Now is the right time to become an American Federation of Musicians member. From ragtime to rap, from the early phonograph to today's digital recordings, the AFM has been there for its members. And now there are more benefits available to AFM members than ever before, including a multi-million dollar pension fund, excellent contract protection, instrument and travelers insurance, work referral programs and access to licensed booking agents to keep you working.
As an AFM member, you are part of a membership of more than 80,000 musicians. Experience has proven that collective activity on behalf of individuals with similar interests is the most effective way to achieve a goal. The AFM can negotiate agreements and administer contracts, procure valuable benefits and achieve legislative goals. A single musician has no such power.
The AFM has a proud history of managing change rather than being victimized by it. We find strength in adversity, and when the going gets tough, we get creative - all on your behalf.
Like the industry, the AFM is also changing and evolving, and its policies and programs will move in new directions dictated by its members. As a member, you will determine these directions through your interest and involvement. Your membership card will be your key to participation in governing your union, keeping it responsive to your needs and enabling it to serve you better. To become a member now, visit www.afm.org/join.
January 5, 2018IM -
The Federal Communication Commission (FCC) has fined Sinclair Broadcast $13.4 million for running paid content more than 1,700 times as “either stories resembling independently generated news coverage that aired during local news, or as longer-form stories aired as 30-minute television programs.” According to the FCC, the programming “included 60- to 90-second sponsored stories made to look like independently generated news coverage and 30-minute paid television programs.”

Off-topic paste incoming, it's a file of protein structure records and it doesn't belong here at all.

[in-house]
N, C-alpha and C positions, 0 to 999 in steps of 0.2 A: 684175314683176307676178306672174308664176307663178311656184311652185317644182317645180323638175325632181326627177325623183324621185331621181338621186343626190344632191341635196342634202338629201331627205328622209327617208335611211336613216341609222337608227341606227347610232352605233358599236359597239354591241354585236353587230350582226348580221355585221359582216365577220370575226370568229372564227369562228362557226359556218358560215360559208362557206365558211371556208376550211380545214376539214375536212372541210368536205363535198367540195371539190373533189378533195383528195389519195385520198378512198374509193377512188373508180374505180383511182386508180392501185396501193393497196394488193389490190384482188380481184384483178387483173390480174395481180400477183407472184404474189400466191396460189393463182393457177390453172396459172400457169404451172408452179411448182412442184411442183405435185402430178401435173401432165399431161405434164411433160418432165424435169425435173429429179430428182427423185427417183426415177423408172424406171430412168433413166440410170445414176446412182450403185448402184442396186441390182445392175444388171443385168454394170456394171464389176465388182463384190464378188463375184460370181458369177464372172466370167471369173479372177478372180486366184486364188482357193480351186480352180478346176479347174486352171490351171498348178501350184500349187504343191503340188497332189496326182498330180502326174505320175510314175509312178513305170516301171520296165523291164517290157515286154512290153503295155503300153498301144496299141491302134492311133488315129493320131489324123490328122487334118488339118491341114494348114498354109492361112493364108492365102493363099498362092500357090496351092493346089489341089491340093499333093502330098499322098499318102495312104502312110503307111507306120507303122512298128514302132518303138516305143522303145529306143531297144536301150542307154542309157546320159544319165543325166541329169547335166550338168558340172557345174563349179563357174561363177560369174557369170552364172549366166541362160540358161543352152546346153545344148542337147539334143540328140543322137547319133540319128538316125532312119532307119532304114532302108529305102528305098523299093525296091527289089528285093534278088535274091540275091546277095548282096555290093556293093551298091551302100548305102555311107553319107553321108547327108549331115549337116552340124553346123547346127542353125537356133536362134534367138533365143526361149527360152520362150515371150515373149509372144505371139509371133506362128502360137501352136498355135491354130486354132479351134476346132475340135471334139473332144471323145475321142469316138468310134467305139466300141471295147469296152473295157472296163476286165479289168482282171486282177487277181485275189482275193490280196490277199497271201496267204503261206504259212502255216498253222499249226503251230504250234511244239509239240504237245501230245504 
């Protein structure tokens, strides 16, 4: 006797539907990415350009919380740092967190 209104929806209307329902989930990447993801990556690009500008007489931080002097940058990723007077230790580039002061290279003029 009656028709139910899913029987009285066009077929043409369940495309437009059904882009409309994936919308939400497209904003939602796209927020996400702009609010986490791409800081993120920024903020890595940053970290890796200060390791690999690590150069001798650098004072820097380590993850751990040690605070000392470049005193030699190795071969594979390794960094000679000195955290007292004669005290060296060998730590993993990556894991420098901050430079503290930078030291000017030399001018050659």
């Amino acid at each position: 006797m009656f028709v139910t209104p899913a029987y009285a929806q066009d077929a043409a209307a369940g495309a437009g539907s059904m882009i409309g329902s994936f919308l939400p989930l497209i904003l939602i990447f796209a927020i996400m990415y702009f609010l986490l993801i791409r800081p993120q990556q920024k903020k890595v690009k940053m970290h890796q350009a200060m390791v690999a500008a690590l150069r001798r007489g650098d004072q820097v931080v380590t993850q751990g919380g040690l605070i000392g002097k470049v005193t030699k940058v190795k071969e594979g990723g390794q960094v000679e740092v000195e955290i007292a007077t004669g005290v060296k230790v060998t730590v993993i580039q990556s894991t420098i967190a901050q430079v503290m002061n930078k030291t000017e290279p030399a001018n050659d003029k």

The FCC received an anonymous complaint that Sinclair had aired paid programming about the Huntsman Cancer Center, but did not tell viewers that Huntsman had paid for the stories to air. The cancer center was founded by Jon Huntsman Sr., who has long been active in Republican politics and whose son is the US ambassador to Russia.
Though it is the largest fine ever imposed for violating sponsorship identification rules, Democratic FCC Commissioners Mignon Clyburn and Jessica Rosenworcel dissented from the decision because they thought the fine should be higher. Clyburn said the fine amounted to a “slap on the wrist” for the company that grossed more than $2.7 million in revenue last year. She noted that Sinclair has been fined repeatedly over the years, including a $9.5 million settlement in 2016 for violating other regulations, including children’s television rules. She said the FCC was offering “unreasonable and suspicious favor to a company with a clear record of difficulty complying with the law.”